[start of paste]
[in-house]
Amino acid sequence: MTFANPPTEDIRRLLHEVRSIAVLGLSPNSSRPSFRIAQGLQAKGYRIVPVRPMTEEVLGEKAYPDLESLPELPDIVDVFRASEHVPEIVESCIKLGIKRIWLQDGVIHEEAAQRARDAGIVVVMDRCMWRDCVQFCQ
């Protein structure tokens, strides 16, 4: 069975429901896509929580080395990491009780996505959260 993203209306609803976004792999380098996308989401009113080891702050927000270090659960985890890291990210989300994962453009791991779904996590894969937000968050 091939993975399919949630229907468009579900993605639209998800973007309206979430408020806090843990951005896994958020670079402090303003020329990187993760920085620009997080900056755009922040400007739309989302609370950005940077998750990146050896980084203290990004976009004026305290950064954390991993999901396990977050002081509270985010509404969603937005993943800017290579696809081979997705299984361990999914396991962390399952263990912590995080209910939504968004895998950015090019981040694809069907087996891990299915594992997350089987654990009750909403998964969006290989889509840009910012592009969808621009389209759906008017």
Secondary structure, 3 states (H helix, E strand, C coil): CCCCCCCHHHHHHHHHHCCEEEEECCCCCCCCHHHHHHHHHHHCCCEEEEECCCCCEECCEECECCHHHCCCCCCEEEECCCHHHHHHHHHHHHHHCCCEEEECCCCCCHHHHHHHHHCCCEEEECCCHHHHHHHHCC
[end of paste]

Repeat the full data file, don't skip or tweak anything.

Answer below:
[in-house]
Amino acid sequence: MTFANPPTEDIRRLLHEVRSIAVLGLSPNSSRPSFRIAQGLQAKGYRIVPVRPMTEEVLGEKAYPDLESLPELPDIVDVFRASEHVPEIVESCIKLGIKRIWLQDGVIHEEAAQRARDAGIVVVMDRCMWRDCVQFCQ
């Protein structure tokens, strides 16, 4: 069975429901896509929580080395990491009780996505959260 993203209306609803976004792999380098996308989401009113080891702050927000270090659960985890890291990210989300994962453009791991779904996590894969937000968050 091939993975399919949630229907468009579900993605639209998800973007309206979430408020806090843990951005896994958020670079402090303003020329990187993760920085620009997080900056755009922040400007739309989302609370950005940077998750990146050896980084203290990004976009004026305290950064954390991993999901396990977050002081509270985010509404969603937005993943800017290579696809081979997705299984361990999914396991962390399952263990912590995080209910939504968004895998950015090019981040694809069907087996891990299915594992997350089987654990009750909403998964969006290989889509840009910012592009969808621009389209759906008017």
Secondary structure, 3 states (H helix, E strand, C coil): CCCCCCCHHHHHHHHHHCCEEEEECCCCCCCCHHHHHHHHHHHCCCEEEEECCCCCEECCEECECCHHHCCCCCCEEEECCCHHHHHHHHHHHHHHCCCEEEECCCCCCHHHHHHHHHCCCEEEECCCHHHHHHHHCC